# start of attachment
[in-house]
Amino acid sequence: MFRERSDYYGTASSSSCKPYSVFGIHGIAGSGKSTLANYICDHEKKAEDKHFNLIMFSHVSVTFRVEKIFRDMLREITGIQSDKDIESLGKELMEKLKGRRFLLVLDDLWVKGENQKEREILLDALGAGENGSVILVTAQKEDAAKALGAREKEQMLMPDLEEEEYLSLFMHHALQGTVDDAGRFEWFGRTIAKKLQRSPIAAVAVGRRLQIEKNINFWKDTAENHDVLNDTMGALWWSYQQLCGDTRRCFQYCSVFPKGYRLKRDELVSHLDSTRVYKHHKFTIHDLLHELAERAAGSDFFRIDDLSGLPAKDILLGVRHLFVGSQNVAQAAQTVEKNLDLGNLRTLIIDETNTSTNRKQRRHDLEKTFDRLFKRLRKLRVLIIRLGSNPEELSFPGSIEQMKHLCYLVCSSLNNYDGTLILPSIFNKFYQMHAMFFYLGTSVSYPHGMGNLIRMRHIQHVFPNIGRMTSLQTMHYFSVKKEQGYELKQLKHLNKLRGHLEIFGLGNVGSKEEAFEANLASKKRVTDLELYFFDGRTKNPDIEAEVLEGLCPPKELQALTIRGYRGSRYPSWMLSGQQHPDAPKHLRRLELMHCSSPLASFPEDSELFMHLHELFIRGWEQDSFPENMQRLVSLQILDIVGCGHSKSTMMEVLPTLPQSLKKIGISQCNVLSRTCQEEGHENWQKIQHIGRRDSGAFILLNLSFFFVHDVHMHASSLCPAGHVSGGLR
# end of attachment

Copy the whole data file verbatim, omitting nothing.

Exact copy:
[in-house]
Amino acid sequence: MFRERSDYYGTASSSSCKPYSVFGIHGIAGSGKSTLANYICDHEKKAEDKHFNLIMFSHVSVTFRVEKIFRDMLREITGIQSDKDIESLGKELMEKLKGRRFLLVLDDLWVKGENQKEREILLDALGAGENGSVILVTAQKEDAAKALGAREKEQMLMPDLEEEEYLSLFMHHALQGTVDDAGRFEWFGRTIAKKLQRSPIAAVAVGRRLQIEKNINFWKDTAENHDVLNDTMGALWWSYQQLCGDTRRCFQYCSVFPKGYRLKRDELVSHLDSTRVYKHHKFTIHDLLHELAERAAGSDFFRIDDLSGLPAKDILLGVRHLFVGSQNVAQAAQTVEKNLDLGNLRTLIIDETNTSTNRKQRRHDLEKTFDRLFKRLRKLRVLIIRLGSNPEELSFPGSIEQMKHLCYLVCSSLNNYDGTLILPSIFNKFYQMHAMFFYLGTSVSYPHGMGNLIRMRHIQHVFPNIGRMTSLQTMHYFSVKKEQGYELKQLKHLNKLRGHLEIFGLGNVGSKEEAFEANLASKKRVTDLELYFFDGRTKNPDIEAEVLEGLCPPKELQALTIRGYRGSRYPSWMLSGQQHPDAPKHLRRLELMHCSSPLASFPEDSELFMHLHELFIRGWEQDSFPENMQRLVSLQILDIVGCGHSKSTMMEVLPTLPQSLKKIGISQCNVLSRTCQEEGHENWQKIQHIGRRDSGAFILLNLSFFFVHDVHMHASSLCPAGHVSGGLR